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We'll need some more information about what your model looks like and what score is pushing it through. The first glaring thing in my mind, is why are you giving more credence to someone liking subject line or worse mistakenly opening your email as opposed to someone who liked your content so much they clicked a link and are reading even more of your content and engaging with it.
Based on the little information I have, I'd definitely drop opening an email to 10 as a starting point.
How are you doing your demographic scoring? What's an ideal customer look like for you? Is ideal a +10 Demo Score? Or do you have +10 for company size, +10 for job title, +10 for industry combining for +30 Demo score? If the latter, you could be giving too much credence to demographics. I would look at Demographics vs Behaviors. Do you want 75% Behavior Score vs 25% Demo Score? Once you figure that out, you can then take your "ideal" customer and try to build out what that would look like.
Company YYZ has 75 employees and does $25 million in revenue.
Joe Smith is the CAO
Joe discovers you at a Trade Show
Joe gets scanned and name enters database
Joe opens email
Joe opens up second email and clicks link and goes to Landing Page where he signs up for a webinar
Joe misses webinar but watches the recording
Joe becomes an MQL before Sales takes over and closes the deal. Don't we wish all deals were this simple!
To me, the key things Joe did, he clicked link, he filled out form, he got webinar content. +10 for each
Getting scanned, opening 2 emails is nice to know but certainly not showing a large sign of interest +5 for each
Behavior Score = 45 pts.
Based on this, I would think a 15 pts demo score would balance out nicely. 33% Demo/66% Behavior.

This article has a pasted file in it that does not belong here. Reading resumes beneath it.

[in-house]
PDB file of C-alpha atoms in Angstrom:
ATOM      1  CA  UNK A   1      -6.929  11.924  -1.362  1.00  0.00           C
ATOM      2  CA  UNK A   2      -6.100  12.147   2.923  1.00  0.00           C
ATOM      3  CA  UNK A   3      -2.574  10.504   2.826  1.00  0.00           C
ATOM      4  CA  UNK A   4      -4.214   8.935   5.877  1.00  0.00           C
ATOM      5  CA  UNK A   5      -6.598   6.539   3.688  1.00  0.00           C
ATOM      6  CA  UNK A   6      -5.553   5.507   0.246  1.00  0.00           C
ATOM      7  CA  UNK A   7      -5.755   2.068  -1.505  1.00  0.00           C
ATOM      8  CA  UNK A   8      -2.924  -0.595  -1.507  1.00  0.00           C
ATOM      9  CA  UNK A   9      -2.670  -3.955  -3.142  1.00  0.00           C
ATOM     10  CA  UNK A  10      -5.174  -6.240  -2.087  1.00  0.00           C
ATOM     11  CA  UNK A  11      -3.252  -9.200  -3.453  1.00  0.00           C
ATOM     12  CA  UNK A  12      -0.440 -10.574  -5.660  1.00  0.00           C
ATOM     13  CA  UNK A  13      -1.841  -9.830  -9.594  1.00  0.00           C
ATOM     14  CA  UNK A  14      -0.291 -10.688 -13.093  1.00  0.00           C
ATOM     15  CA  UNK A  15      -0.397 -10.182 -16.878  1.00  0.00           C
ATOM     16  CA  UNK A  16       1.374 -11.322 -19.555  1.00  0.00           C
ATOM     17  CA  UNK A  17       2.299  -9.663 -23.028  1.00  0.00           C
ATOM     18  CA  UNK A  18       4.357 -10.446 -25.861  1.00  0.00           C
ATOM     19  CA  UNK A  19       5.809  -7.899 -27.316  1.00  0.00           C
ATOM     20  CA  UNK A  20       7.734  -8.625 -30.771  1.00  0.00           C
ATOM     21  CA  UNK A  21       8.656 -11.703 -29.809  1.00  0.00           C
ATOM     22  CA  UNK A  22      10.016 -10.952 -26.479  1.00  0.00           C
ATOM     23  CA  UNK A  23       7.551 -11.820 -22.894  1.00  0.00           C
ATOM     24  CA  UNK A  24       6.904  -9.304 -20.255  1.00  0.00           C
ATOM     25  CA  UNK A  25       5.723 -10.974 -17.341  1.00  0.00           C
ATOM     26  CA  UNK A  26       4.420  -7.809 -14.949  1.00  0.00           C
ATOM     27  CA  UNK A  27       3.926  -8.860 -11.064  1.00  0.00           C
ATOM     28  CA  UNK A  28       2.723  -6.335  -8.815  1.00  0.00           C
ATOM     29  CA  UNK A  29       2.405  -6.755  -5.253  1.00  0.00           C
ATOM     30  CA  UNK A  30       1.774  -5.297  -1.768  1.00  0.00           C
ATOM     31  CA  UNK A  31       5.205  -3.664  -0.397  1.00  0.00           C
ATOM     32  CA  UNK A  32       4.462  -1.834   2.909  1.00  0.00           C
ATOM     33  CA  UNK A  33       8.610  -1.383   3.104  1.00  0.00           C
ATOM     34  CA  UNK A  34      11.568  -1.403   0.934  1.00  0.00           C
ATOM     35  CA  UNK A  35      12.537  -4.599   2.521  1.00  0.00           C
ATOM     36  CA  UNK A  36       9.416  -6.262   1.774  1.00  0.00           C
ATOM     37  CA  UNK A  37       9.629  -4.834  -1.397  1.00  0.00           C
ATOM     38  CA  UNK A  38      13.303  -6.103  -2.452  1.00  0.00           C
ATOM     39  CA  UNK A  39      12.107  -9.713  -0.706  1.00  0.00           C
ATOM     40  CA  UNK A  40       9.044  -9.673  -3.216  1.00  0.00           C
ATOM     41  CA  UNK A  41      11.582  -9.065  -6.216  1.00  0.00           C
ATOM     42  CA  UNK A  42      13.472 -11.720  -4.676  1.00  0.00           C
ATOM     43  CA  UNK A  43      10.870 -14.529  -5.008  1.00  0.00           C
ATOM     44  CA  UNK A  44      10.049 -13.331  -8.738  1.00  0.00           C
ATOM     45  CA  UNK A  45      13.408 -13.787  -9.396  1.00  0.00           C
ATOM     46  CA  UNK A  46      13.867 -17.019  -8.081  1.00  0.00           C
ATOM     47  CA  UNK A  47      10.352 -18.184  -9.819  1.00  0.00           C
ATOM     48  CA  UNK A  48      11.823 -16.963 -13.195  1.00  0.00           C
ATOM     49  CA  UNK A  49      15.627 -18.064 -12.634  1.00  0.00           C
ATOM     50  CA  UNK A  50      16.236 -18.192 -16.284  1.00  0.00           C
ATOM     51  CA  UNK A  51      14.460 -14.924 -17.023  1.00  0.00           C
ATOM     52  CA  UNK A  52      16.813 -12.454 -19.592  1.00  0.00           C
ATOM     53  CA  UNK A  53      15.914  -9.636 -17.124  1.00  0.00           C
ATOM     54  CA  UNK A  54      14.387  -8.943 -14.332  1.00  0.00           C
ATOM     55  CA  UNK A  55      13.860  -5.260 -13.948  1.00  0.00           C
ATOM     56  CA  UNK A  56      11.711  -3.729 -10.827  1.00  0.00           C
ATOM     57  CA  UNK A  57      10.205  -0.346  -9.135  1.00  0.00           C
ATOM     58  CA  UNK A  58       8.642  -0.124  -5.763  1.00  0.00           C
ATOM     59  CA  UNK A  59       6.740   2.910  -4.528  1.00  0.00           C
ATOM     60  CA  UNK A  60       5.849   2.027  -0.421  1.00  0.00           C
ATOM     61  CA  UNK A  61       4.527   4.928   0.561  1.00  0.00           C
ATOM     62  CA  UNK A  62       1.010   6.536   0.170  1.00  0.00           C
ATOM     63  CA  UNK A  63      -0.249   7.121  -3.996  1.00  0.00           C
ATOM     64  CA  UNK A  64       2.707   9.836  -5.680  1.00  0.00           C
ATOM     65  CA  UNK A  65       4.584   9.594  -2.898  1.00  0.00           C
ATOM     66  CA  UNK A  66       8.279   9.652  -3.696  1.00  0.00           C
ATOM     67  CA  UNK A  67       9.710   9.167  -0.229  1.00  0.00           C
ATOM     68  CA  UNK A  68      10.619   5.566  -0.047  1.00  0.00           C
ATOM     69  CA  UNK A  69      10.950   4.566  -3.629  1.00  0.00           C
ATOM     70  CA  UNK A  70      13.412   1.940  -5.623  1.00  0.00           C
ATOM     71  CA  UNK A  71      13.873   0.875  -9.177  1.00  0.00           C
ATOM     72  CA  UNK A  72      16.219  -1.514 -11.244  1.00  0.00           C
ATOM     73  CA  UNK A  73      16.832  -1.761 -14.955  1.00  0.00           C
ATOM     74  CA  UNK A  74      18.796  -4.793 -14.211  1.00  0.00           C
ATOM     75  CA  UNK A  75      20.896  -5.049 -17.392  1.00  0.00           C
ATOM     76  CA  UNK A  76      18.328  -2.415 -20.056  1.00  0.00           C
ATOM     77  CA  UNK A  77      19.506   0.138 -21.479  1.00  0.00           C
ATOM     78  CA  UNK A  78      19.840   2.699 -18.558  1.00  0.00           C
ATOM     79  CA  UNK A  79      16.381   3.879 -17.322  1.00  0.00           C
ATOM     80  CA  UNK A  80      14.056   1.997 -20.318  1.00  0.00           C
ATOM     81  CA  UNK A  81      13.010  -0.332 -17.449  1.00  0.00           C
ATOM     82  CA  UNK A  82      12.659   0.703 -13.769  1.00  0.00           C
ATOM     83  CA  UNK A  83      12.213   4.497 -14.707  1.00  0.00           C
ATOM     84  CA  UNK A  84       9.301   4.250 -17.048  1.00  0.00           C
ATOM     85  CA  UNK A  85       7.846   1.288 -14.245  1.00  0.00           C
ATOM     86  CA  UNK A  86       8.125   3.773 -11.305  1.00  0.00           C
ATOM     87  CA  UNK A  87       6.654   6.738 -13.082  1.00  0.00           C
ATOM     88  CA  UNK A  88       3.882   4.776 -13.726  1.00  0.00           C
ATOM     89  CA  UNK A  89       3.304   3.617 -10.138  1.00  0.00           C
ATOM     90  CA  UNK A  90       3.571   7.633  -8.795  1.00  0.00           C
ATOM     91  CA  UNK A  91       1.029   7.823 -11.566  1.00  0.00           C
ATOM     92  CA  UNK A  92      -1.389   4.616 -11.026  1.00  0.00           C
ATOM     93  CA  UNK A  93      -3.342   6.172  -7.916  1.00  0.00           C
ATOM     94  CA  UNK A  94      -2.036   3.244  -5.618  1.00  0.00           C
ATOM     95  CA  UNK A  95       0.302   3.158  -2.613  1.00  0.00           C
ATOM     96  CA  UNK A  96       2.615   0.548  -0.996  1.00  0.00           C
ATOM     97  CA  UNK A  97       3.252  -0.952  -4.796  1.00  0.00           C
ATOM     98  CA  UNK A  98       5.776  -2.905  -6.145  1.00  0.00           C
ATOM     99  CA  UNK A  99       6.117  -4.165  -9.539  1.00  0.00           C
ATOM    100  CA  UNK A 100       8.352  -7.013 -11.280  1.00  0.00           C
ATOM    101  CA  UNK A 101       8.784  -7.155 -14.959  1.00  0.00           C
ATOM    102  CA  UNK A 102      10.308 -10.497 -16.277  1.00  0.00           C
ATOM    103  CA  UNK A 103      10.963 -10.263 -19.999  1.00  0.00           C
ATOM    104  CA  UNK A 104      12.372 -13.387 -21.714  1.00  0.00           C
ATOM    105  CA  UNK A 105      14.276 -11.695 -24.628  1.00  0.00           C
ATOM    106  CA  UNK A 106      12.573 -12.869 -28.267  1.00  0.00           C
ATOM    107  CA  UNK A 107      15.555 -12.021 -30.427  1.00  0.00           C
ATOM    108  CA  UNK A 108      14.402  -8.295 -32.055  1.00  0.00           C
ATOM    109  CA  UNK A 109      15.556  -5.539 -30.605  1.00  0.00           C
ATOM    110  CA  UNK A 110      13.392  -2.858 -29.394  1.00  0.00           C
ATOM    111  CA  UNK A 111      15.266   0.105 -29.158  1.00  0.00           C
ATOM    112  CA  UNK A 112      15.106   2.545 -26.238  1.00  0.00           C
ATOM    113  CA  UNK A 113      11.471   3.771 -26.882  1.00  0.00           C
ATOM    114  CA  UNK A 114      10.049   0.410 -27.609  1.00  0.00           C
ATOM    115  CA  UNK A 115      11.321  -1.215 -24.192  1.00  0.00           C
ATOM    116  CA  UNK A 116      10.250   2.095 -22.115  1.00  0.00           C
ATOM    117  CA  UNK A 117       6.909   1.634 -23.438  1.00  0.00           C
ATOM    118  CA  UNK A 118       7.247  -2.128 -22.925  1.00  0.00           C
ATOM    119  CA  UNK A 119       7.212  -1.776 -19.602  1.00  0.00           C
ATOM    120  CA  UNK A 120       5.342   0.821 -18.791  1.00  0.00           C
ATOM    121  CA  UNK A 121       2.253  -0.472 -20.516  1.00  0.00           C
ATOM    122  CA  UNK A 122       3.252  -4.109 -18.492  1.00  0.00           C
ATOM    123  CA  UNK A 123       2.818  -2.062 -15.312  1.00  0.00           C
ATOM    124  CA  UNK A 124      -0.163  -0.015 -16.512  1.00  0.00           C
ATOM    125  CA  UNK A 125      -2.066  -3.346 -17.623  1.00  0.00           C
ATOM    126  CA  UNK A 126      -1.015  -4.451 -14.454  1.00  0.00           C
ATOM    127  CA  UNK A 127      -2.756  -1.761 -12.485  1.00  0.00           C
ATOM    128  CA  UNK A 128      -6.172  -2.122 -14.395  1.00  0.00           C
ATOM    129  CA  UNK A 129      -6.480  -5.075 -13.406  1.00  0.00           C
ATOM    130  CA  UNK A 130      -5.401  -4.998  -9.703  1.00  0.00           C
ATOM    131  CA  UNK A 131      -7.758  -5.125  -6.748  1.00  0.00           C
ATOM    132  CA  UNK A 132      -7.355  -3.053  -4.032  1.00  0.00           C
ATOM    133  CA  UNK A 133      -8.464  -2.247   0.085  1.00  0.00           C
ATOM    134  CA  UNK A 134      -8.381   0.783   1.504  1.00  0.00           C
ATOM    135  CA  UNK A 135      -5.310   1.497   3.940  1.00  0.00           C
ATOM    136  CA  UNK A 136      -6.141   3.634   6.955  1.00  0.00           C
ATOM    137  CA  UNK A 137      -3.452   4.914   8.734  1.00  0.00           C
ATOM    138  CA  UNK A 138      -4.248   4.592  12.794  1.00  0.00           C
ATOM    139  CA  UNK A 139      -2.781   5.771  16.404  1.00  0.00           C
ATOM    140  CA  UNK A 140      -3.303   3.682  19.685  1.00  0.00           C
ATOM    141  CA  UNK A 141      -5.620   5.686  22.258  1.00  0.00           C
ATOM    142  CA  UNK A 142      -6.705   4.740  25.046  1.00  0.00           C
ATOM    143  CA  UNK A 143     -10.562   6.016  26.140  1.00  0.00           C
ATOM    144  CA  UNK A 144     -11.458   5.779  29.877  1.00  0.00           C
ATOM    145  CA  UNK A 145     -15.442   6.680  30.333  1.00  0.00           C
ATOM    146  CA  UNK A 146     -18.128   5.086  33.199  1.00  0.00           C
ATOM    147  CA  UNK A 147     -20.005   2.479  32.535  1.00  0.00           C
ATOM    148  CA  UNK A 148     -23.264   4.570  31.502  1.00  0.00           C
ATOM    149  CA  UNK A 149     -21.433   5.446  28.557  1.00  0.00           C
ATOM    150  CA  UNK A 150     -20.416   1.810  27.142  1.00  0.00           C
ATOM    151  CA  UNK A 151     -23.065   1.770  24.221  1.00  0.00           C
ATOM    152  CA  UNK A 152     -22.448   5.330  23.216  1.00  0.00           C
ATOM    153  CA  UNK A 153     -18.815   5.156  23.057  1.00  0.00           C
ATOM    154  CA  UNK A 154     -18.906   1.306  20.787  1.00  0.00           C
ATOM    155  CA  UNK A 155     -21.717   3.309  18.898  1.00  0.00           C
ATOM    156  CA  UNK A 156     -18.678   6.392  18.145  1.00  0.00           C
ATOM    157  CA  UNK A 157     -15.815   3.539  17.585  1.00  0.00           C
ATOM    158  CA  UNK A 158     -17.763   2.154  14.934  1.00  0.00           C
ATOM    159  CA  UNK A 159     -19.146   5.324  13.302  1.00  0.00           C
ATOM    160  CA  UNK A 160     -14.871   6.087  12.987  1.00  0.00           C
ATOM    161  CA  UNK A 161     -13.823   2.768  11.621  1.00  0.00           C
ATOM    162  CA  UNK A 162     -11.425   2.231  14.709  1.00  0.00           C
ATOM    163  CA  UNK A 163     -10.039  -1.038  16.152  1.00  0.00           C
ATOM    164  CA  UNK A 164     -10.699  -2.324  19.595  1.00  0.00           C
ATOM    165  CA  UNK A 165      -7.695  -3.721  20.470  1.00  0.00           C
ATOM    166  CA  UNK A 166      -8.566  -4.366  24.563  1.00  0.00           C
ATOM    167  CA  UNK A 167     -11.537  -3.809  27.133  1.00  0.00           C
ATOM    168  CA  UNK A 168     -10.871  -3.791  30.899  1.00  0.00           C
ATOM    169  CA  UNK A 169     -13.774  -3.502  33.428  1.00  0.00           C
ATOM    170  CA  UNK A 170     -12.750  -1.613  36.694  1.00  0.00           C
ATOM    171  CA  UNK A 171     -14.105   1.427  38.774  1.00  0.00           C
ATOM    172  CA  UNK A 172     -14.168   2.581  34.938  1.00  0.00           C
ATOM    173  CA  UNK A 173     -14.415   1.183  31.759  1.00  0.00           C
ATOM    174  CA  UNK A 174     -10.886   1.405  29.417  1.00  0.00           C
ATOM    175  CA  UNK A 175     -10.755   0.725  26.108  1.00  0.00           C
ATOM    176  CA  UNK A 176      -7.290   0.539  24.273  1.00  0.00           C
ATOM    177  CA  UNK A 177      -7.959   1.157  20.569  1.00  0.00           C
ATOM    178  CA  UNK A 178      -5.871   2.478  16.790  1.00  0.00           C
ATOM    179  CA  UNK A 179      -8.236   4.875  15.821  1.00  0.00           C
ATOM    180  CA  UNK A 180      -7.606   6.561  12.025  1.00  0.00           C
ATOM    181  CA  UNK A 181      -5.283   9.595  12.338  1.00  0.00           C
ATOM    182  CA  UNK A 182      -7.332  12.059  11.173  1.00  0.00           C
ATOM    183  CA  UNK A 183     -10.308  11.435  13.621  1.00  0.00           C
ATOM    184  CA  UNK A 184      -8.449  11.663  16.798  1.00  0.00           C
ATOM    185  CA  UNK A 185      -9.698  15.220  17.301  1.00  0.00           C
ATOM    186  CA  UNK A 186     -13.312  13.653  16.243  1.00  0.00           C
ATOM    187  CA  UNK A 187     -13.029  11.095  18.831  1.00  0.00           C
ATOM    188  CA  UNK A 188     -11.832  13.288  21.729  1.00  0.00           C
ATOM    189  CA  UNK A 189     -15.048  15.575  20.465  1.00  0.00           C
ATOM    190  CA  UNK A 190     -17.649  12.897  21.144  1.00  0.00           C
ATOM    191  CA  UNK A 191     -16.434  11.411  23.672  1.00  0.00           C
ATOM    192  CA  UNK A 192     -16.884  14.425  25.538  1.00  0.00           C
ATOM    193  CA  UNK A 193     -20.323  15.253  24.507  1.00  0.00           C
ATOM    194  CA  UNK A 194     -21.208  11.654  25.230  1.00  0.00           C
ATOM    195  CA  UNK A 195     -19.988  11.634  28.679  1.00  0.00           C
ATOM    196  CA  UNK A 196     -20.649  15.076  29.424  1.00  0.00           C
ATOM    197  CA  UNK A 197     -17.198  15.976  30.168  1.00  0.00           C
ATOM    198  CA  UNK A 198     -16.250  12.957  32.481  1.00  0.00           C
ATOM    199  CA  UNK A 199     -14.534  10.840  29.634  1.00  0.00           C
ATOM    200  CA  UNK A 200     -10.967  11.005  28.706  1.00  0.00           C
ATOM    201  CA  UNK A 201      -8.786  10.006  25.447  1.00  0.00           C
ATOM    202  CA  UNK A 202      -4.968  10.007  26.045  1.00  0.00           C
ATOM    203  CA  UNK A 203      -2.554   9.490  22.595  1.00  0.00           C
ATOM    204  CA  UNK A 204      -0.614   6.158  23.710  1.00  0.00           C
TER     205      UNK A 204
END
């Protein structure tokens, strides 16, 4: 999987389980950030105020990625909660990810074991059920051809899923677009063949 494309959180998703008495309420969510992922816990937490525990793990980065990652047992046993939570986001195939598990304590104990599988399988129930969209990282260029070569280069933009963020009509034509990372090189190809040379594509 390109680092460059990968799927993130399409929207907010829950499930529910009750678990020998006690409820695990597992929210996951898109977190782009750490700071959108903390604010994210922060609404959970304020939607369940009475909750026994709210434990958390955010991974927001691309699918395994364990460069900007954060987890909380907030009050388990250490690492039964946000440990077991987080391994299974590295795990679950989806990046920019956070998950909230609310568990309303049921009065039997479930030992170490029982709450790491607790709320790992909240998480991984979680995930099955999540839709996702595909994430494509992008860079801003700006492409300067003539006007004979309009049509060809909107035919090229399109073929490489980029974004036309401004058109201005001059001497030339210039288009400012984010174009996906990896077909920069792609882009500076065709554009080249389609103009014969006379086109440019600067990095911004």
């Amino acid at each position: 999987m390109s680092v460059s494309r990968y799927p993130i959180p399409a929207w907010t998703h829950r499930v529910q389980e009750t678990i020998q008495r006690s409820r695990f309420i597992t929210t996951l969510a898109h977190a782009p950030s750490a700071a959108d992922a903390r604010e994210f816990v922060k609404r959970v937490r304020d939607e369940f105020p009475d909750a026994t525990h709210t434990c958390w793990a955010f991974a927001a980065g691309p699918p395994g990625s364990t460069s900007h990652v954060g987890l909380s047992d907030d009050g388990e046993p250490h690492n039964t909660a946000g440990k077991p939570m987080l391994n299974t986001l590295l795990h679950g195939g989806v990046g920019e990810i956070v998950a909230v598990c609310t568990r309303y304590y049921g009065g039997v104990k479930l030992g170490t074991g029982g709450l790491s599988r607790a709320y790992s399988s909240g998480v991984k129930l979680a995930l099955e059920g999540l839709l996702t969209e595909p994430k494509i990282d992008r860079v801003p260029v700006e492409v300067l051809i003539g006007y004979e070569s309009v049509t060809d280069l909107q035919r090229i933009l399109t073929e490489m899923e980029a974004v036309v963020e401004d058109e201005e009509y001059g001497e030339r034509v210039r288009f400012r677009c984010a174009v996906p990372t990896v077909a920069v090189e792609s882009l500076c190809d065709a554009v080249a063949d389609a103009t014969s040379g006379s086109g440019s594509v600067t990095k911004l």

Set MQL at 50 pts. Apply +5 for job title, revenue, company size
Demo Score = 15 pts
Total Score = 60 pts.
That means, anyone who has any of the 3 demo categories will MQL. So someone with the wrong job title, and wrong revenue but has the right employee count would MQL. Does that make sense for your business? I would think so.
That means, if Joe missed your first email, he would still MQL.
It also means, if Joe goes to the Landing Page but doesn't fill out form and so doesn't get the webinar, he won't MQL and you would need to keep nurturing to drive up the score. To me, again I think that sounds idea.
When building out scoring it is best to look at what those that turn out to be clients have done and build around that, but it is also important to look at different scenarios and then running them against your scoring model to see if they meet expected results. Once you have the basics of the model running, you can then really dig into the numbers and try to improve it.
It might be good to look at Marketo's own lead scoring practices - Lead Scoring Resources - Marketo as those provide a lot of guidance for new users.
Scoring should be about summing relevant user activity over time. You'll need an understanding of how users interact with the website and content as well as how relevant it is to sales. Setting only two behavioral scoring rules will not give you a true representation of user behviour. Are all emails impactful for sales? Probably not. Same goes with website links - some pages are worth far more in terms of score than others.
Take some time, maybe create a spreadsheet with elements/webpages of the website which are relevant to scoring, identify the threshold which will be used to create an MQL and then implement your scoring campaigns.
You have a long ways to go but Chris Johnston has also provided some great advice.
In addition to what was said above which is very good feedback. Think about the customer from the customer's point of view. Ultimately, if I am in fin tech opening an email is rather meaningless. If I review a case study, download a fintech white paper, these things are consuming value added content. Behavior for behavior's sake doesn't help with lead scoring. I recommend sitting down and putting some thought into the customer and their journey. Remember, it is NEVER linear and it could be that certain pieces of content drive conversions.
To fully understand this, I would recommend taking a step back and perhaps consider the following:
- Complete an analysis of tipping point conversion on content if you can
- Sketch out if you were the buyer of fin tech what would be important to you in the purchasing process
- Sketch out idea buyer personas....be careful here as what you think are your ideal buyers may be teams of people
- Do an analysis of your current closed won opportunities to see who is actually buying...why and what were the steps in their journies? Are there correlations?
I know it sounds a little ethereal, but taking the time to do some analysis, can help you craft lead scoring that actually is meaningful.
Hope this helps. Good luck.